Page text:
DIRECTV — Promises and Reality

DIRECTV -- Promises and Reality

Shortly after I discontinued DIRECTV as my television supplier a few years ago I started getting mail from the company saying "We want you back," with tantalizing offers of 130 channels, four premium TV channels free for three months and free installation for up to four TV sets. Just sign a contract for two years. Those offers came on a regular basis every month for several years. And the price was right.

If I may make a suggestion, don't forget to read the small print on those mail offerings — or on the contract you enter into. They may surprise you.

When I recently went back to DIRECTV, I found that the "select" package I signed up for (the one with all of the promises) actually delivered 68 network channels and about six local channels — and just two premium channels of the four promised. If you add all of the network, local and four premium channels together, you get 130 — but about 54 of them are part of the premium channels and those, as indicated, are for just three months. If you want to retain them, you pay for each one individually. And many of the regular channels you get are nothing but hucksters trying to sell you something.

To add insult to injury, I received an invoice from DIRECTV for protection services I did not order. And you can imagine what it's like to get THAT straightened out!

Do I need 130 TV channels, including the four premium channels? No, but that is what DIRECTV offered in its mailings month after month for years. In the old days that was called "bait and switch." I'm not sure what they call it these days when the major providers of television services seem to practice this on a regular basis (see "Goodbye Comcast and Good Riddance"). The sad fact is that there are few alternatives to these major suppliers and, as a consequence, many families just keep going from one to the other as the initial package (the one with all of the goodies) ends.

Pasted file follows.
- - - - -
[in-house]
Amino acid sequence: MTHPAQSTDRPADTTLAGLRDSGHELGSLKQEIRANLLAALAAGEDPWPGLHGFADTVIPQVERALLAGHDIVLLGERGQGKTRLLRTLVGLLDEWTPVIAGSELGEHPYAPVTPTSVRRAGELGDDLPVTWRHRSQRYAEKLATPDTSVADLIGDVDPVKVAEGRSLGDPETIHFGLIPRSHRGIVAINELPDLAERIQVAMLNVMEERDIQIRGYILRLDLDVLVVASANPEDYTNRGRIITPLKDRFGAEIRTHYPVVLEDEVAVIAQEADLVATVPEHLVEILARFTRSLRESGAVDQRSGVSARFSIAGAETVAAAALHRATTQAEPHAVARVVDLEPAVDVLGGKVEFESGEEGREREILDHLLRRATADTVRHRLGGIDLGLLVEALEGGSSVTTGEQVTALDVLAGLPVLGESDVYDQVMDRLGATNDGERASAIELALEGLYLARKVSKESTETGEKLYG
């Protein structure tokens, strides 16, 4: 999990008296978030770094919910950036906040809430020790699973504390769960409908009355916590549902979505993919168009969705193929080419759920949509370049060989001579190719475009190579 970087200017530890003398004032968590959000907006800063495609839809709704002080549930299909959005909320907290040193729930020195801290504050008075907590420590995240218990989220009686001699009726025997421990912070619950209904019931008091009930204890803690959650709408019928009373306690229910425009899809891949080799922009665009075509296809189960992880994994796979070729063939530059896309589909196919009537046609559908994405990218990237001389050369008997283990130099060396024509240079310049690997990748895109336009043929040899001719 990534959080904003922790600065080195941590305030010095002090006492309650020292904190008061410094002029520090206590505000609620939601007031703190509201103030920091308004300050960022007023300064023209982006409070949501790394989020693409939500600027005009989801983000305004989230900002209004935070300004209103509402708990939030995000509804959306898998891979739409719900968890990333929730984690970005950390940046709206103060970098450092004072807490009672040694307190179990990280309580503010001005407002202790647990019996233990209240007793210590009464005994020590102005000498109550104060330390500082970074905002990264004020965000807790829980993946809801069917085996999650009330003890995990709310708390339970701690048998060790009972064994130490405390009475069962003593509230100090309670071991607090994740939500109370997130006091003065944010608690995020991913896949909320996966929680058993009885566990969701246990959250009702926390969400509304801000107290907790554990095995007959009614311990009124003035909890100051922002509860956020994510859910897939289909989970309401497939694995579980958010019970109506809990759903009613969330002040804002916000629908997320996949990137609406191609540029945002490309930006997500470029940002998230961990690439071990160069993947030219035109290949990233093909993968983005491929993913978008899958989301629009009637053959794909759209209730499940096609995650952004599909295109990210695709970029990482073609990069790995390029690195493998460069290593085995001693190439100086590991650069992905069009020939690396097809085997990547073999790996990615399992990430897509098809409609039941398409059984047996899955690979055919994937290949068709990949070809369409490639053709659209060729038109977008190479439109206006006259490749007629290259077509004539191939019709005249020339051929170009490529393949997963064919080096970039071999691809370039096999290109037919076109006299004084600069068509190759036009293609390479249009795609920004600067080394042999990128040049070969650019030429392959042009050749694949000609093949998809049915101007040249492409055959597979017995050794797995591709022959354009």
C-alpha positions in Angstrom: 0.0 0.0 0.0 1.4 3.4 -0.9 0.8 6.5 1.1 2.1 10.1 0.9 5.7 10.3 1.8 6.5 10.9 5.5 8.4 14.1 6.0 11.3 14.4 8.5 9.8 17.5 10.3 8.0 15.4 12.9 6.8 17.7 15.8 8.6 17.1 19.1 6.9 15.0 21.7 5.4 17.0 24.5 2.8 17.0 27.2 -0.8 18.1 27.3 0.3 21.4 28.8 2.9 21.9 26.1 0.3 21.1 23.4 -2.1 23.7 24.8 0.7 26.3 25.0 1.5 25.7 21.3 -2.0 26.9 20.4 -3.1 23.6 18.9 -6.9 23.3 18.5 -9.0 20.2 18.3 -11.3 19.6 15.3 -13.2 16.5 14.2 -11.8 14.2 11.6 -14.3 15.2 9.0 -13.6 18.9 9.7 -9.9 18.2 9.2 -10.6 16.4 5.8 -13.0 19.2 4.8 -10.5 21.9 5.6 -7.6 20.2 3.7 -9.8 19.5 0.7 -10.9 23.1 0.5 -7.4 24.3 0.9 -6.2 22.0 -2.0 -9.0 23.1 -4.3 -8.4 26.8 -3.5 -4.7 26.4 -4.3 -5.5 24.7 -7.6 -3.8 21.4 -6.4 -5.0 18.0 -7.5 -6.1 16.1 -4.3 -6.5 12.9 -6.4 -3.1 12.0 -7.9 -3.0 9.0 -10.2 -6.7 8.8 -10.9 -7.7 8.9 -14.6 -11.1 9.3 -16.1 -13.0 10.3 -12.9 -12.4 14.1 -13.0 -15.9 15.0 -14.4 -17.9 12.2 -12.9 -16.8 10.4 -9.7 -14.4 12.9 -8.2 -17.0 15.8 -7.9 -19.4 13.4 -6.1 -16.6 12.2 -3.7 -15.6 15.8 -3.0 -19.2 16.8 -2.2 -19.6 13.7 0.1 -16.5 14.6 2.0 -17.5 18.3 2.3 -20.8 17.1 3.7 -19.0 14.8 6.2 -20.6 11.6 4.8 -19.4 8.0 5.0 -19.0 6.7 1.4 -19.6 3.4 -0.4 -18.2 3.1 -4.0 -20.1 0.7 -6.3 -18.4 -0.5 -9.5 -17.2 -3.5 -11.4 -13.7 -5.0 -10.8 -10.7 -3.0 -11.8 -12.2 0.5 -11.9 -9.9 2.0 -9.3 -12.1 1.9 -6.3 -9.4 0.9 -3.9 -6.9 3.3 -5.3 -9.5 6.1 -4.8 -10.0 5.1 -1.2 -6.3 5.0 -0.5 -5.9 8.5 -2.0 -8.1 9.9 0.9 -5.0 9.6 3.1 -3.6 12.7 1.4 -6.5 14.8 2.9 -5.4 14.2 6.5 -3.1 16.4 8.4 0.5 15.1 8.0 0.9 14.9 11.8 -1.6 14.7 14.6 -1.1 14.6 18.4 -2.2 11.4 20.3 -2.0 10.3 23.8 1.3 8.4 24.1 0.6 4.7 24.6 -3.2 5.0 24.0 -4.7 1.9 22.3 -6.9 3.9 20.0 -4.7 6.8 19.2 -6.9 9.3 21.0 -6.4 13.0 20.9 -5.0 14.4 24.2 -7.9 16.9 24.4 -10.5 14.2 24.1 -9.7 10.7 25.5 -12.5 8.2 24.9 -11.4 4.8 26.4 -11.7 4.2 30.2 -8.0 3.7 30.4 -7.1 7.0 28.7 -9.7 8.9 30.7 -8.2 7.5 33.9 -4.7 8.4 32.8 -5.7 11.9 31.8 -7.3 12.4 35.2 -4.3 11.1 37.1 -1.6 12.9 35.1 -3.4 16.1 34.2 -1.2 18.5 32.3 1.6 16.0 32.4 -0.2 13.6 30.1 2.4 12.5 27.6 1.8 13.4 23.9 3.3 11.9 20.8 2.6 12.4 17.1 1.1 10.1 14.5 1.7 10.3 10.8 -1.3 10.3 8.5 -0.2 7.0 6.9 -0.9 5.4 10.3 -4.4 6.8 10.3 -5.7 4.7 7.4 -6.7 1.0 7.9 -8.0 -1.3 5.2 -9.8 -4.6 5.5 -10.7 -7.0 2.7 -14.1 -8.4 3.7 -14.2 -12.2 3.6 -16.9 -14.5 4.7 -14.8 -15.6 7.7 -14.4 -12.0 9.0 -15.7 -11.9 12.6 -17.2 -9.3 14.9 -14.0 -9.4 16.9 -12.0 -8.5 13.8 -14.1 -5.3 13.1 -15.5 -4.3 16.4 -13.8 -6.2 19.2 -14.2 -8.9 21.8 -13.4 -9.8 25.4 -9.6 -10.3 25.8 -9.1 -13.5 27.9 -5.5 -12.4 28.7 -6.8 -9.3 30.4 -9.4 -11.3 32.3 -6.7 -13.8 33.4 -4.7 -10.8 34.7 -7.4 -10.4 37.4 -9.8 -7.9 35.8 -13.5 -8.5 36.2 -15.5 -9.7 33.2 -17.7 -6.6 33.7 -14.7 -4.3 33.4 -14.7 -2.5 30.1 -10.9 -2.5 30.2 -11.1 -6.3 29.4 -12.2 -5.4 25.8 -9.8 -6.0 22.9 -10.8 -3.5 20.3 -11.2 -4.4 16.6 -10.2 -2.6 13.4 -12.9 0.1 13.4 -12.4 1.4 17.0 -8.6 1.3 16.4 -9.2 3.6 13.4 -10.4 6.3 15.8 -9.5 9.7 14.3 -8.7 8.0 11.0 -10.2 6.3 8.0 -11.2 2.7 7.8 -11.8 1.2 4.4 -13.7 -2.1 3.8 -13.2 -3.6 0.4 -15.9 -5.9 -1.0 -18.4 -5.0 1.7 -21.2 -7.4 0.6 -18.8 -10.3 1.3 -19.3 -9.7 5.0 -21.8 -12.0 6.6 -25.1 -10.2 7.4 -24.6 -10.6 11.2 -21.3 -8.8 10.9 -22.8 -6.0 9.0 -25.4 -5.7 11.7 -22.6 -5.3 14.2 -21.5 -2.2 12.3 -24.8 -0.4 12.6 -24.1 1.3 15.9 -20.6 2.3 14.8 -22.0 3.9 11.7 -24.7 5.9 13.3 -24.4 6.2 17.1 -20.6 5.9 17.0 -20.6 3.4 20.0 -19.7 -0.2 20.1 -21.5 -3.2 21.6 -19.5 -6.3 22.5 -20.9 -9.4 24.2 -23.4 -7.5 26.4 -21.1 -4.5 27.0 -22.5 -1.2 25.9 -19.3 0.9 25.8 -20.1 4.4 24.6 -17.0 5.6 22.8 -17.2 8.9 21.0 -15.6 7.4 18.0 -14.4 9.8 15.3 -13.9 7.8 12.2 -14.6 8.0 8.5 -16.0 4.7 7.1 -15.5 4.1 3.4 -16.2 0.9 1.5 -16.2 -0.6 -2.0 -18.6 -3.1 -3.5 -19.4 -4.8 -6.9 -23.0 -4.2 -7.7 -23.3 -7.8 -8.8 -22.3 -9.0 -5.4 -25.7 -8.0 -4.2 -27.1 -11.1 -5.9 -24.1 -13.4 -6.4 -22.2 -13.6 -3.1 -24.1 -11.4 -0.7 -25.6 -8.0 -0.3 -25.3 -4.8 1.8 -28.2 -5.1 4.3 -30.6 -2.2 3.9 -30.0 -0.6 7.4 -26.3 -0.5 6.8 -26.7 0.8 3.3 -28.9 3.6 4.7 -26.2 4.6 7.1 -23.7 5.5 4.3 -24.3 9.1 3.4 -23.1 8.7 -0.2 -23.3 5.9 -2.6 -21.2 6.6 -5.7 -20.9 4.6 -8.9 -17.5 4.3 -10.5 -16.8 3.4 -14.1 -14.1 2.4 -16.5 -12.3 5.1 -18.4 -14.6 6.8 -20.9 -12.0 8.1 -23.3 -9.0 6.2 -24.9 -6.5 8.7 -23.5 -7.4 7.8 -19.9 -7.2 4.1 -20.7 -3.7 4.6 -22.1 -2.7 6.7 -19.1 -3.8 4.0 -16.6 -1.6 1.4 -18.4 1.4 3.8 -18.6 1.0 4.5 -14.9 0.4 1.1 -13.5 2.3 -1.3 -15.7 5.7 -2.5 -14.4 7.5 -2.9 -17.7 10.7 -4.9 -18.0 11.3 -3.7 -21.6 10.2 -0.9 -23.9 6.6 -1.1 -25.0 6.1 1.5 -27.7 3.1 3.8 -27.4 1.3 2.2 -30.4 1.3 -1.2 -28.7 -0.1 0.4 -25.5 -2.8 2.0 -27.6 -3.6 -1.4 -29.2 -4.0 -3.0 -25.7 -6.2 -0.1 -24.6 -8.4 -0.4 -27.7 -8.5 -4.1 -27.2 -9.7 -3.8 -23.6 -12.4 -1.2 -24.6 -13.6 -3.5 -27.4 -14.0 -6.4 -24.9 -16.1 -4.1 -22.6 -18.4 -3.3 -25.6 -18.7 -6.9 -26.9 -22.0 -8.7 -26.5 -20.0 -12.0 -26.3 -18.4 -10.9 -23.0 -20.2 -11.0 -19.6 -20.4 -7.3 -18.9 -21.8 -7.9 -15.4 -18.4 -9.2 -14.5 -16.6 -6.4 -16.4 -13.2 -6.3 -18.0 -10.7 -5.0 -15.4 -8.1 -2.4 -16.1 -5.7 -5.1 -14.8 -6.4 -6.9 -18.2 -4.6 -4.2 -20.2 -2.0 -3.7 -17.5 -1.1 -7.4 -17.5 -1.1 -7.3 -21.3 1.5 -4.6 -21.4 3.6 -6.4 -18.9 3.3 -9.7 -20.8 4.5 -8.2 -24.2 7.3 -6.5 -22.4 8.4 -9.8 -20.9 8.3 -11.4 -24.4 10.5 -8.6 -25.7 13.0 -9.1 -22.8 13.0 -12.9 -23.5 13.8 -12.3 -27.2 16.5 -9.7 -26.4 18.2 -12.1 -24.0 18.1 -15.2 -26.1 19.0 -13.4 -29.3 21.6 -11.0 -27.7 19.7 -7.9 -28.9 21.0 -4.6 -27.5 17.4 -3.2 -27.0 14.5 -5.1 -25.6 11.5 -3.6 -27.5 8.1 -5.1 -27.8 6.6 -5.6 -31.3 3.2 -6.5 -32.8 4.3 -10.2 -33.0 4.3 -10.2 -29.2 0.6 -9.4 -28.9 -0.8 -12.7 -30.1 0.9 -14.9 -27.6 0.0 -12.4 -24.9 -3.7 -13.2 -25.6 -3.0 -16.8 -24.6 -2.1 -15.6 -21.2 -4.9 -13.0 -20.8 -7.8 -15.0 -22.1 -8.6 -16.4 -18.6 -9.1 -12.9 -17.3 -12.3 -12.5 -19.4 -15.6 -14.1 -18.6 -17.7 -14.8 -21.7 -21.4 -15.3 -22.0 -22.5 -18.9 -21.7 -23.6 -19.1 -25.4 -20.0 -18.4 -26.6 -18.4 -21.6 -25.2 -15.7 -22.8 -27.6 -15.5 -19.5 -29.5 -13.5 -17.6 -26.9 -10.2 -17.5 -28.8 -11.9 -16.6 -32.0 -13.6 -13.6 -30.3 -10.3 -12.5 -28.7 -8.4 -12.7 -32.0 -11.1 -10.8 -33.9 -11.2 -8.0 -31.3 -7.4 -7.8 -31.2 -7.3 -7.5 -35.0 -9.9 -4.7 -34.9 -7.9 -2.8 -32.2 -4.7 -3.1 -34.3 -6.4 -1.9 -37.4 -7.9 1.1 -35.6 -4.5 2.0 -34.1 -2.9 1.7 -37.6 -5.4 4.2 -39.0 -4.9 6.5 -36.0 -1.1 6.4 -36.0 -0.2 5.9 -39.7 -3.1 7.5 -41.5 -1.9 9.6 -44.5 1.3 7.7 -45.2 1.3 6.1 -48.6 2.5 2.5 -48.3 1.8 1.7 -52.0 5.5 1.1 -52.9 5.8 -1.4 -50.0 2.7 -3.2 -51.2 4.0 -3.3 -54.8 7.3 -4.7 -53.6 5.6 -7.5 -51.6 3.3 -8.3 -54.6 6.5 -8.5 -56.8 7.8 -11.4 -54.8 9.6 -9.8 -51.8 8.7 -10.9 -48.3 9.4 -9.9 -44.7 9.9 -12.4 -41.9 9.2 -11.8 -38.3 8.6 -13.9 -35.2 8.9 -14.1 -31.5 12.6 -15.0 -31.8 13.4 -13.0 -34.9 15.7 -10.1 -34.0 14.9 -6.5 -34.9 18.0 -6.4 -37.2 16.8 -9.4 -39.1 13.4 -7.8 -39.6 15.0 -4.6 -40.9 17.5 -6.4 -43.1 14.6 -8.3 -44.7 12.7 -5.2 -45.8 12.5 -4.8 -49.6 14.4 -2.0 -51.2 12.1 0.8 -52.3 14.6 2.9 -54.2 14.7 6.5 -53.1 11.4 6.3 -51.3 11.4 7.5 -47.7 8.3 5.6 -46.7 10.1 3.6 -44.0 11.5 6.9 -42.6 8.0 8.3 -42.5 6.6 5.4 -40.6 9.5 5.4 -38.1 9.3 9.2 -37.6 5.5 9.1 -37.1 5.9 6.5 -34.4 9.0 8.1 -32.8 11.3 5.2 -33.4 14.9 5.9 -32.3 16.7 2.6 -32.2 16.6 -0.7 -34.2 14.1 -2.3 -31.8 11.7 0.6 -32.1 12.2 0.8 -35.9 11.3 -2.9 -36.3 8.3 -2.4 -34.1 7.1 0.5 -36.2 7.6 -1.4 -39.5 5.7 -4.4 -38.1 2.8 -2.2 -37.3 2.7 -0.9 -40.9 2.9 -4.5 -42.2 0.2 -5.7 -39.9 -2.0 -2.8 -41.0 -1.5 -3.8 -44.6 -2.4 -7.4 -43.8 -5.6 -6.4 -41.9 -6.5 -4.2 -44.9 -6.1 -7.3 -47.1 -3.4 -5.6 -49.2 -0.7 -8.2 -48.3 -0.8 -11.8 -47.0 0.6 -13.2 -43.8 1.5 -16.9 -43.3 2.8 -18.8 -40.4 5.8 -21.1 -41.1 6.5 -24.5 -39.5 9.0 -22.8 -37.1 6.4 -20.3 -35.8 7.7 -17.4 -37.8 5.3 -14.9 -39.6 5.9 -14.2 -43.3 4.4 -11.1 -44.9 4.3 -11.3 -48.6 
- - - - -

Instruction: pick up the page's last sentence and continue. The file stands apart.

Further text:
As these companies continue to consolidate and become more powerful, the average family will find that its choices will diminish while the services provided will decrease and the cost will increase. Sounds like an opportunity for some enterprising company to come in and provide some competition to the giants and relief to the beleaguered users.

Beau Weisman, Editor